This paper aims to respond to recent calls to rethink the concept of managerial capture as it has been used to date to explore and explain the limited impacts of new forms of stakeholder engagement.
The paper explores the grounding of views of managerial capture in the Habermasian ideal of participative democracy. It then attempts to re‐conceive the understanding of capture by drawing on Foucault's account of disciplinary power and its constitutive effects on subjectivity.
Capture appears as a managerial mindset constituted by the pervasive demand for shareholder value. When stakeholder issues are considered within this frame they must be recast in ways that pose no moral or emotional challenge to the dominant logic of shareholder maximisation. This moral distancing or amoralisation can be traced to the accounting practices that make management visible to their superiors (board of directors or more senior levels of management) in terms of their utility. In seeking the recognition of their superiors, individual managers make themselves subjects of this deeper form of capture.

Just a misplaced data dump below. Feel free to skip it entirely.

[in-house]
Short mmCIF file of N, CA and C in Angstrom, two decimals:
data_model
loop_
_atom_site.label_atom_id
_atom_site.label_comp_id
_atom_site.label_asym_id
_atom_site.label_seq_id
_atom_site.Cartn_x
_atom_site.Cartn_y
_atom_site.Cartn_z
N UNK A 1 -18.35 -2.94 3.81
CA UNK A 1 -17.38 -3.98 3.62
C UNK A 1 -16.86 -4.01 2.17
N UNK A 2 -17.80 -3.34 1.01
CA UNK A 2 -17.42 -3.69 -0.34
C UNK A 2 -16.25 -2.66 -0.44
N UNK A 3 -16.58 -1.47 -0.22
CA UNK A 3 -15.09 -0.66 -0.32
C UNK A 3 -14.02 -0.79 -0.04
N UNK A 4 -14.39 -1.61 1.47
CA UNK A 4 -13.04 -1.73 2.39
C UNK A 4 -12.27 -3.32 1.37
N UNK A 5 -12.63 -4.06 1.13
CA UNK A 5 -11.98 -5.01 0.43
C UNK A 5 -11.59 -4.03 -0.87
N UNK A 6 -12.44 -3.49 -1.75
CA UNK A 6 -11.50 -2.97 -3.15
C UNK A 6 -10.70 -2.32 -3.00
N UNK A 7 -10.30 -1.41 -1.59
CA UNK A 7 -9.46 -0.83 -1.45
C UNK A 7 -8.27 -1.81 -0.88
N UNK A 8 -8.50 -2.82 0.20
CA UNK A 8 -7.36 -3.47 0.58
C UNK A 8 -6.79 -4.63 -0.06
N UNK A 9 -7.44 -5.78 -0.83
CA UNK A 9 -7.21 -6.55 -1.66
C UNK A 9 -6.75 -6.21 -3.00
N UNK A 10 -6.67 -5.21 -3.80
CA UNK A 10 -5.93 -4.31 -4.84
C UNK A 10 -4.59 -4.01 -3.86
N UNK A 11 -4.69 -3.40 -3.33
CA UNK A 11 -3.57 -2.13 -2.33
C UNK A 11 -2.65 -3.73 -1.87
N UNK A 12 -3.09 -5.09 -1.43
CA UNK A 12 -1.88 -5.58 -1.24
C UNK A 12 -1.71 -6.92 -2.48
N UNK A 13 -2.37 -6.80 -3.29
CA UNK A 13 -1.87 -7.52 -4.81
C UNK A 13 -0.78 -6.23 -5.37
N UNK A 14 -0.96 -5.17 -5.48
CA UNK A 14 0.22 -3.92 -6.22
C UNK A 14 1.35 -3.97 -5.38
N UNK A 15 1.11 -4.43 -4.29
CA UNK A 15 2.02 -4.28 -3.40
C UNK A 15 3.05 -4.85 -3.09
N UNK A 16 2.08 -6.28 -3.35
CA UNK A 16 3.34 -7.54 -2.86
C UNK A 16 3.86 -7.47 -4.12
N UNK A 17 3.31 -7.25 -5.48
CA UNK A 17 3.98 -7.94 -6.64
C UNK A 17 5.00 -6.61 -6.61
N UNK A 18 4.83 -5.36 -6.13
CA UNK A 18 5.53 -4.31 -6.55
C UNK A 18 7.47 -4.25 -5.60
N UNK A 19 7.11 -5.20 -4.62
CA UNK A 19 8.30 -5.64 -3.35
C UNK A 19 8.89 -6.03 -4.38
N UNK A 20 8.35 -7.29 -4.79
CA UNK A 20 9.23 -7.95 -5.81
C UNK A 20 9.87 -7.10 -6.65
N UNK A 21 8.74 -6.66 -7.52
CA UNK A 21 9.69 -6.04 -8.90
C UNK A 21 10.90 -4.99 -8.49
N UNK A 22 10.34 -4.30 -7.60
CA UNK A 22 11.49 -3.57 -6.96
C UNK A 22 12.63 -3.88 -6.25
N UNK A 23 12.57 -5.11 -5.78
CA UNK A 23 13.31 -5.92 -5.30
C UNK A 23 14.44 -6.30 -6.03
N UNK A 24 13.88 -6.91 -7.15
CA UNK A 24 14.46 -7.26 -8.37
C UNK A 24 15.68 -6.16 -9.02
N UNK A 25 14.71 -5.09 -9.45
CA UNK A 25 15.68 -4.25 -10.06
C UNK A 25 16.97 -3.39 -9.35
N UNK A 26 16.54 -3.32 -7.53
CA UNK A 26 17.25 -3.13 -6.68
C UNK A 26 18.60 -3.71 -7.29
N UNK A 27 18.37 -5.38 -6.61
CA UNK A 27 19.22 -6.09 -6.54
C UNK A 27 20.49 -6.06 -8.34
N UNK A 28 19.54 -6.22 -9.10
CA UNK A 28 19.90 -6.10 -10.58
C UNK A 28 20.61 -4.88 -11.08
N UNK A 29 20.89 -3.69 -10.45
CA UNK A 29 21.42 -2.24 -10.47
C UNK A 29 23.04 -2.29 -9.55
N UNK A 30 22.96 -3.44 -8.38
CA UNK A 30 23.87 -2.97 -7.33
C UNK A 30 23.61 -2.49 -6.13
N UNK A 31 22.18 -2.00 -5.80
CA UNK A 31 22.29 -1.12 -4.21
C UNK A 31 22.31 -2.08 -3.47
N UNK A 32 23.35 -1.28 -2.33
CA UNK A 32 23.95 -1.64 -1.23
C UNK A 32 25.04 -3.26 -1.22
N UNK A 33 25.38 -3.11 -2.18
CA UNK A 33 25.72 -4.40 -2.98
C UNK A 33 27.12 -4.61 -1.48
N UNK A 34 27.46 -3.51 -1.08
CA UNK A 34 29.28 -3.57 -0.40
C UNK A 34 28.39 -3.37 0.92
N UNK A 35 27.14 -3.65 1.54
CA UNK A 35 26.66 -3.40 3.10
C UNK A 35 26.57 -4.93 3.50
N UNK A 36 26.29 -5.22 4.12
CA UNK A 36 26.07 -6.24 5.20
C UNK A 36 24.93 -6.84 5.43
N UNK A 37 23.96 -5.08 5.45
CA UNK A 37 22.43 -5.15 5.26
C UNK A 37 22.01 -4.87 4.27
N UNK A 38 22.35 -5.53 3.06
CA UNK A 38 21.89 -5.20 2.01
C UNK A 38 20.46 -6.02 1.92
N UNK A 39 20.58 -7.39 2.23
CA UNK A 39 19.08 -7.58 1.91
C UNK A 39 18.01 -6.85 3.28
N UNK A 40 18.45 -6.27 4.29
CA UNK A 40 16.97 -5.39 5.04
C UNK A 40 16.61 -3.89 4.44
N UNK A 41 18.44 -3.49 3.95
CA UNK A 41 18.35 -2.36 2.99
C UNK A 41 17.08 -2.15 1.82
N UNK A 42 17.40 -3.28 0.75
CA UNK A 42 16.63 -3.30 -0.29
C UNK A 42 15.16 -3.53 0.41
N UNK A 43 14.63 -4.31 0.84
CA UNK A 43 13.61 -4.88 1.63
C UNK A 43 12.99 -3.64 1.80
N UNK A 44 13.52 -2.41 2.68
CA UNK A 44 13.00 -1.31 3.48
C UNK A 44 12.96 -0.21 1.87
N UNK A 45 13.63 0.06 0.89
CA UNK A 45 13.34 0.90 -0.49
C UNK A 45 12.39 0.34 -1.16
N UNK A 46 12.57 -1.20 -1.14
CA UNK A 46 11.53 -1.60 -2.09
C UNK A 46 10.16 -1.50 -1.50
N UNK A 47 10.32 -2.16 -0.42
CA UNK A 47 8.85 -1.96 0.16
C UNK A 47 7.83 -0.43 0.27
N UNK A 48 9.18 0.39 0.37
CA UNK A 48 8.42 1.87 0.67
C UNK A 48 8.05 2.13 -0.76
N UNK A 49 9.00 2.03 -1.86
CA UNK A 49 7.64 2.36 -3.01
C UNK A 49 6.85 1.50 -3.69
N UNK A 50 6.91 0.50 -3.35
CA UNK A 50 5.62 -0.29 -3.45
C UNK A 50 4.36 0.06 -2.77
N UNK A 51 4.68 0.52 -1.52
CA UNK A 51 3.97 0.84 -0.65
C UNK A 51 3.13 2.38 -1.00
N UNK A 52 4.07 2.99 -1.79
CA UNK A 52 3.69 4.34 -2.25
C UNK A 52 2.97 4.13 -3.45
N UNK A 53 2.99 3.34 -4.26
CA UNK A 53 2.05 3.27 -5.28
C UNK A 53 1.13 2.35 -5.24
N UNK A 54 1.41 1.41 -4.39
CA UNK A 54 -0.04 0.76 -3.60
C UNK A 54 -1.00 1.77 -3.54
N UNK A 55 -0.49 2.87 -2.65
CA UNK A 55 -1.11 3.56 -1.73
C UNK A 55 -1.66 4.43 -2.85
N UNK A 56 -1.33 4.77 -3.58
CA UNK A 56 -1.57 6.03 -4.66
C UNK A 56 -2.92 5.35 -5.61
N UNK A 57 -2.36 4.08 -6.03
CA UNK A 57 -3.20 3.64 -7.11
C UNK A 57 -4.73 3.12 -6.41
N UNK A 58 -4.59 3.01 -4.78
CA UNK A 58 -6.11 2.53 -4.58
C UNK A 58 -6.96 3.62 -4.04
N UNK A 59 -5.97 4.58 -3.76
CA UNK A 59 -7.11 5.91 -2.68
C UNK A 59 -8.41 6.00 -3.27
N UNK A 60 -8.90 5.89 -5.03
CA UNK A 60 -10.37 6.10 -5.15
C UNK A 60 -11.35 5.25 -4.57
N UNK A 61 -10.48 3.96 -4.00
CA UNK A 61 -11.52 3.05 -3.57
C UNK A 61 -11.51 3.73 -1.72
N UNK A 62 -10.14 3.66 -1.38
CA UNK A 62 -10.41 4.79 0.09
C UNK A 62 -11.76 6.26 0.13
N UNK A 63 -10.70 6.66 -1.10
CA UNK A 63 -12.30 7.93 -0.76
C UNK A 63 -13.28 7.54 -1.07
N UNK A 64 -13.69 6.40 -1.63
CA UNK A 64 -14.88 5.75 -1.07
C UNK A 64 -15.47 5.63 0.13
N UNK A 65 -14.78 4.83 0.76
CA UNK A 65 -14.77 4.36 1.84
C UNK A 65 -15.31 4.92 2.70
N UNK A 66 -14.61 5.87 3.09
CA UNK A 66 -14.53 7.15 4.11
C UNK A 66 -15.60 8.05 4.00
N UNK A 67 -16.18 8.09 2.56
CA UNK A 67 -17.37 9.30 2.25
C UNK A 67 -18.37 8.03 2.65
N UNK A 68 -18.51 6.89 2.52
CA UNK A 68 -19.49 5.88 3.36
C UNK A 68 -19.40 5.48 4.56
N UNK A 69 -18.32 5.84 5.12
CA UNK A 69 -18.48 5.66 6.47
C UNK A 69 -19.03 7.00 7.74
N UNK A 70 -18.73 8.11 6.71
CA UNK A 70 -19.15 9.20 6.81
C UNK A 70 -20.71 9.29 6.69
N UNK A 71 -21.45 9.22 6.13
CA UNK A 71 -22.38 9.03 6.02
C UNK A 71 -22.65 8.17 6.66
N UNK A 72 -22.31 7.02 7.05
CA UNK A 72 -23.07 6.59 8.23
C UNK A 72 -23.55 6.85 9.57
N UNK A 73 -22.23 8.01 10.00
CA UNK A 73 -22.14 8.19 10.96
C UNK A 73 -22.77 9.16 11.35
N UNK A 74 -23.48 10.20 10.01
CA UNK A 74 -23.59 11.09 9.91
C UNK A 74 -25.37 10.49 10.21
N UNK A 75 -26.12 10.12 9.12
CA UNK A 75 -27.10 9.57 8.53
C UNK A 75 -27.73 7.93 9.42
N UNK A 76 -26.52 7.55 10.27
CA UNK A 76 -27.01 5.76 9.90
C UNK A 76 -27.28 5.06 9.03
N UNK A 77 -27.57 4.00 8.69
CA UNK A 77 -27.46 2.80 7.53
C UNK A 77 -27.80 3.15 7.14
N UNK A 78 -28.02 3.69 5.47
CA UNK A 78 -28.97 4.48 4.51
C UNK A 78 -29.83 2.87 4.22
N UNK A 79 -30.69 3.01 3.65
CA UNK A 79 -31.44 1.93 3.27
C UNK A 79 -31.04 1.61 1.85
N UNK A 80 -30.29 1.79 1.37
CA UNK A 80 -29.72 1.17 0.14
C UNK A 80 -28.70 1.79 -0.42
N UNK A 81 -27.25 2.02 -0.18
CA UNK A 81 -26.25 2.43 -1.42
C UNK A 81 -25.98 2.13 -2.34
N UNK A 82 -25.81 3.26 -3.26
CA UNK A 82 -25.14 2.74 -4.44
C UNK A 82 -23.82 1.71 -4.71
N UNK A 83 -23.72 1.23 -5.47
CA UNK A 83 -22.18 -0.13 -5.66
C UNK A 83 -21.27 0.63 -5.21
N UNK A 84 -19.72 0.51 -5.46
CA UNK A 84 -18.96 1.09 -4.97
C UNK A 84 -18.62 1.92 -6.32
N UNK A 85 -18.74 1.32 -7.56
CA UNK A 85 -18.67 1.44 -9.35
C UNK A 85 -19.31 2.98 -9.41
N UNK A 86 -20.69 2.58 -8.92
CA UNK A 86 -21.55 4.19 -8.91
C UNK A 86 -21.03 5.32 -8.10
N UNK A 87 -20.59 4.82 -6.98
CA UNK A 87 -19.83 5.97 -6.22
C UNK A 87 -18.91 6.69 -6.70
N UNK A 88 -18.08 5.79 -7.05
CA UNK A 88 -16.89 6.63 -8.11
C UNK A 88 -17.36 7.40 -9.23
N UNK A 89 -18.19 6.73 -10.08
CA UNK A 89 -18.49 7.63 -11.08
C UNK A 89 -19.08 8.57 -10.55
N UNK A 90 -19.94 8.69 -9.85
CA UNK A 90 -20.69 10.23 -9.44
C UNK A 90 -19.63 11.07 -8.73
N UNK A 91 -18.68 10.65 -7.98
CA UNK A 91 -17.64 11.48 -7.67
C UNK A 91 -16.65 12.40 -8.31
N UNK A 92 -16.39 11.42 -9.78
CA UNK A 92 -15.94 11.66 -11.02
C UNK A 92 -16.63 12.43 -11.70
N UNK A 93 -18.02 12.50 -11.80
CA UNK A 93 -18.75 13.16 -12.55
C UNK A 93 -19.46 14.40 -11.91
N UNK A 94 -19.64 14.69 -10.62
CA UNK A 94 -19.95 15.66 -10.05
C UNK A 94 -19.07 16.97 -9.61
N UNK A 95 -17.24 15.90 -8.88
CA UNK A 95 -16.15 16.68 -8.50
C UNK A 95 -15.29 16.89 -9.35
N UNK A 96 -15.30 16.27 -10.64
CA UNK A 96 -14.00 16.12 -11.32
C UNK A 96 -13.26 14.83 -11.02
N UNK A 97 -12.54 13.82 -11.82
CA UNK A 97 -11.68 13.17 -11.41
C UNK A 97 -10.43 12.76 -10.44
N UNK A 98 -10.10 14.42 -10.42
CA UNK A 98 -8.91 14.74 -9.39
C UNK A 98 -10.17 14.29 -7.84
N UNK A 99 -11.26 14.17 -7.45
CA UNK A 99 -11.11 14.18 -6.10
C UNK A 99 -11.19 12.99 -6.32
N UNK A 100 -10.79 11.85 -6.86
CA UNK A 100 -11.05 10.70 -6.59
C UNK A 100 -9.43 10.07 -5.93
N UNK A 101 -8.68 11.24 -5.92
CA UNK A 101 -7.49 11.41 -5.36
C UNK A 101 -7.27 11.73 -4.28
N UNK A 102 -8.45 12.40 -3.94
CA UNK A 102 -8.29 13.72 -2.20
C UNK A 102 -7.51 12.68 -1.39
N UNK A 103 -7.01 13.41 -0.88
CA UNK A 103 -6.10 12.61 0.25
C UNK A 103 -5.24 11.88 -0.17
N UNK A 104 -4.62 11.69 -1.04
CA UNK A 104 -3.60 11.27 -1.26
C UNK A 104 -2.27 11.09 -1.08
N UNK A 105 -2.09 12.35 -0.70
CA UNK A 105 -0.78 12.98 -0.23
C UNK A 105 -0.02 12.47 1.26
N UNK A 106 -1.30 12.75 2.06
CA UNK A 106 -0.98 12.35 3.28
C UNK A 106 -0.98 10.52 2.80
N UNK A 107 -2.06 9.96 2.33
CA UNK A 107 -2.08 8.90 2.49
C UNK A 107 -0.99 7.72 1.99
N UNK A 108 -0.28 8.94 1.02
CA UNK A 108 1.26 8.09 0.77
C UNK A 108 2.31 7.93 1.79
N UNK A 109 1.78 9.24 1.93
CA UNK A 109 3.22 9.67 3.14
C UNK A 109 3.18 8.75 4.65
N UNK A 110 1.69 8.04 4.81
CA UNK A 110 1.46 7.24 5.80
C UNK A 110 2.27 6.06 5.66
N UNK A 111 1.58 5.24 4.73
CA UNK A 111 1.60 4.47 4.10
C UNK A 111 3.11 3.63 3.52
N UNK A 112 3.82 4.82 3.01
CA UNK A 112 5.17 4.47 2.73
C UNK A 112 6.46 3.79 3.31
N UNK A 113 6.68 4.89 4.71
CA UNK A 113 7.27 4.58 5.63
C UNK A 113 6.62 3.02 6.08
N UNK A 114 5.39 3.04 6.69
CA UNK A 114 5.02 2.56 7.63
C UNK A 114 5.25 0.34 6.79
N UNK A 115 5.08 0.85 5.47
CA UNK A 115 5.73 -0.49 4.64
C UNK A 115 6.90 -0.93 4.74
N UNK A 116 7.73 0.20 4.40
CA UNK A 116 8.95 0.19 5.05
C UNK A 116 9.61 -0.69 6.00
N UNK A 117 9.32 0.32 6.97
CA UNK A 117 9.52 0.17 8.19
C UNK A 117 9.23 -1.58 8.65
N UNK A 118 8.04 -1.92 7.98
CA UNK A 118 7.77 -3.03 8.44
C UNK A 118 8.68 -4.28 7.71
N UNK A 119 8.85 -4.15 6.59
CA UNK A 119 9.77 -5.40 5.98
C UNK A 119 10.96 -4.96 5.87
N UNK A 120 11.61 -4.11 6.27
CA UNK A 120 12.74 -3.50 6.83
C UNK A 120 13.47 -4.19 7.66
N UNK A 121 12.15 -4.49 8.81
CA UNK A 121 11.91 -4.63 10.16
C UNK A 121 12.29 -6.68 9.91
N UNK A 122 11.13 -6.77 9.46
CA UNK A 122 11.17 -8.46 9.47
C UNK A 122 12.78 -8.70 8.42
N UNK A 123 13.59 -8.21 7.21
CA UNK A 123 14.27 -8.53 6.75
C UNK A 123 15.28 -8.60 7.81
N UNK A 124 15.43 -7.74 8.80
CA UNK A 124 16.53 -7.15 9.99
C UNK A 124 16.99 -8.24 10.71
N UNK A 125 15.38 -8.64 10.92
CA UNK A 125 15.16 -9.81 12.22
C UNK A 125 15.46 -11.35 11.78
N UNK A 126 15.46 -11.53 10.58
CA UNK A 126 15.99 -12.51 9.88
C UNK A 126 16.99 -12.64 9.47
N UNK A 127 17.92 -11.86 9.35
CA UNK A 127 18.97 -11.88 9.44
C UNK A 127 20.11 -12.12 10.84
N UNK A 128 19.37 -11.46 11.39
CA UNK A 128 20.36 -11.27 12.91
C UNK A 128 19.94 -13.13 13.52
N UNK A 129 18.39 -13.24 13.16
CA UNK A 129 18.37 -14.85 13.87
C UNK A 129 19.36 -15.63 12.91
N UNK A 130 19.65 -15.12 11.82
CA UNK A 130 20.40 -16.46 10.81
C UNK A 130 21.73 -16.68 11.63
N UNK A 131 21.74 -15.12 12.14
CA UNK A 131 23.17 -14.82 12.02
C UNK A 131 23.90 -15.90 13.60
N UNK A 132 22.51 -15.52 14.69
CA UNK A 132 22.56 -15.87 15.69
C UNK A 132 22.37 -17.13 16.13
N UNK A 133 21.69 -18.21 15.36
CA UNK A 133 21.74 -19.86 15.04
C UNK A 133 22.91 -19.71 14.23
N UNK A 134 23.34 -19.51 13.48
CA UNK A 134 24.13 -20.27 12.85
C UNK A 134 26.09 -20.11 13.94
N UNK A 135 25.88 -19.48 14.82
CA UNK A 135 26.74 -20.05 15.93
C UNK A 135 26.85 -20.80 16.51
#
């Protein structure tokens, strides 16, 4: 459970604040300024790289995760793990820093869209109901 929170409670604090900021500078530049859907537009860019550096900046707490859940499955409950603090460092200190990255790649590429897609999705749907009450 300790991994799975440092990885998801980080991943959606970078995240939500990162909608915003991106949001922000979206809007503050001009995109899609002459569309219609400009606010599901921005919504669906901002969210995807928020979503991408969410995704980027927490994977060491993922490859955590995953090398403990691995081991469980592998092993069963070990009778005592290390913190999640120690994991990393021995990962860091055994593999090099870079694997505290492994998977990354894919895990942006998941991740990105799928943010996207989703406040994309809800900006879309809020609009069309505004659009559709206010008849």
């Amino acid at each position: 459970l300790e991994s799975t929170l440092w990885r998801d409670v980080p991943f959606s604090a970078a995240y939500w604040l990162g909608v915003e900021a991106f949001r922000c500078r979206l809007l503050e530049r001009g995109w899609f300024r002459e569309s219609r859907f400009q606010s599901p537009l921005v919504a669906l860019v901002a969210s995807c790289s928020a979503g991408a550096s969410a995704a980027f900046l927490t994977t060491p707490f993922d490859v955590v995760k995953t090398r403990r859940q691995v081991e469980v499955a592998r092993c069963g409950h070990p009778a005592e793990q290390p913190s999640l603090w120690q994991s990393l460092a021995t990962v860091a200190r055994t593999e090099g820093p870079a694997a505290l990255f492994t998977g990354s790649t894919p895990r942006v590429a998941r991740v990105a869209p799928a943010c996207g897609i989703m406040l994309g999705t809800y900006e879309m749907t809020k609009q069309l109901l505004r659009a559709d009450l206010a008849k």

A less restricted lens for conducting future research in managerial capture is offered. While in practice stakeholder engagement fails to live up to the Habermasian ideal, it still holds some promise for delivering management accountability.
The paper shows that ideas of power and subjectivity are key to an understanding of environmental accountability and open the social and environmental accountability literature to a new set of interesting problematics.
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